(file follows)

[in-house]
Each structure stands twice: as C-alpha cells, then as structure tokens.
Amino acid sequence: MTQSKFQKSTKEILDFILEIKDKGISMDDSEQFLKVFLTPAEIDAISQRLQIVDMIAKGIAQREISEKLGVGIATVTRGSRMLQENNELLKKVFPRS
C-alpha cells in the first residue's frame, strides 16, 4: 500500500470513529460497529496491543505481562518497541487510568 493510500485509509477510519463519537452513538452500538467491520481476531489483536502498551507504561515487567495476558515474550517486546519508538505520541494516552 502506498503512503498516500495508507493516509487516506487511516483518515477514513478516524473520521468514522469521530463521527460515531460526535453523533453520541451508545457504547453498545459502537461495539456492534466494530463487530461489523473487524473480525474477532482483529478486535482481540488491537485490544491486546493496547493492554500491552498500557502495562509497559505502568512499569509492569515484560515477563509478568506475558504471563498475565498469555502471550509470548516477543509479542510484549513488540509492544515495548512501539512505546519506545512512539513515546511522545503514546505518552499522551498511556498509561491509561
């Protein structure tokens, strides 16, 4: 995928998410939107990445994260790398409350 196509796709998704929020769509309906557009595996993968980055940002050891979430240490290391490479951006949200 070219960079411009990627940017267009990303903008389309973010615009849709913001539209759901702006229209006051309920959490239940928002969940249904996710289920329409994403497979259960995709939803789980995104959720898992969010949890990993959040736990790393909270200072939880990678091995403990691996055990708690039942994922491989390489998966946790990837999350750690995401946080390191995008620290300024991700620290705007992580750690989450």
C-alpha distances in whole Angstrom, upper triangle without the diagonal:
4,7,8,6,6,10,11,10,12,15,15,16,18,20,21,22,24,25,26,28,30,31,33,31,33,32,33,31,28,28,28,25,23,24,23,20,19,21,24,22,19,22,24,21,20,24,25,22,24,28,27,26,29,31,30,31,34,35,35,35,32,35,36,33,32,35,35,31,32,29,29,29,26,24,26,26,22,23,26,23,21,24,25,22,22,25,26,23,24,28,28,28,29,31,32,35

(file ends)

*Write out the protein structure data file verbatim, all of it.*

[in-house]
Each structure stands twice: as C-alpha cells, then as structure tokens.
Amino acid sequence: MTQSKFQKSTKEILDFILEIKDKGISMDDSEQFLKVFLTPAEIDAISQRLQIVDMIAKGIAQREISEKLGVGIATVTRGSRMLQENNELLKKVFPRS
C-alpha cells in the first residue's frame, strides 16, 4: 500500500470513529460497529496491543505481562518497541487510568 493510500485509509477510519463519537452513538452500538467491520481476531489483536502498551507504561515487567495476558515474550517486546519508538505520541494516552 502506498503512503498516500495508507493516509487516506487511516483518515477514513478516524473520521468514522469521530463521527460515531460526535453523533453520541451508545457504547453498545459502537461495539456492534466494530463487530461489523473487524473480525474477532482483529478486535482481540488491537485490544491486546493496547493492554500491552498500557502495562509497559505502568512499569509492569515484560515477563509478568506475558504471563498475565498469555502471550509470548516477543509479542510484549513488540509492544515495548512501539512505546519506545512512539513515546511522545503514546505518552499522551498511556498509561491509561
């Protein structure tokens, strides 16, 4: 995928998410939107990445994260790398409350 196509796709998704929020769509309906557009595996993968980055940002050891979430240490290391490479951006949200 070219960079411009990627940017267009990303903008389309973010615009849709913001539209759901702006229209006051309920959490239940928002969940249904996710289920329409994403497979259960995709939803789980995104959720898992969010949890990993959040736990790393909270200072939880990678091995403990691996055990708690039942994922491989390489998966946790990837999350750690995401946080390191995008620290300024991700620290705007992580750690989450």
C-alpha distances in whole Angstrom, upper triangle without the diagonal:
4,7,8,6,6,10,11,10,12,15,15,16,18,20,21,22,24,25,26,28,30,31,33,31,33,32,33,31,28,28,28,25,23,24,23,20,19,21,24,22,19,22,24,21,20,24,25,22,24,28,27,26,29,31,30,31,34,35,35,35,32,35,36,33,32,35,35,31,32,29,29,29,26,24,26,26,22,23,26,23,21,24,25,22,22,25,26,23,24,28,28,28,29,31,32,35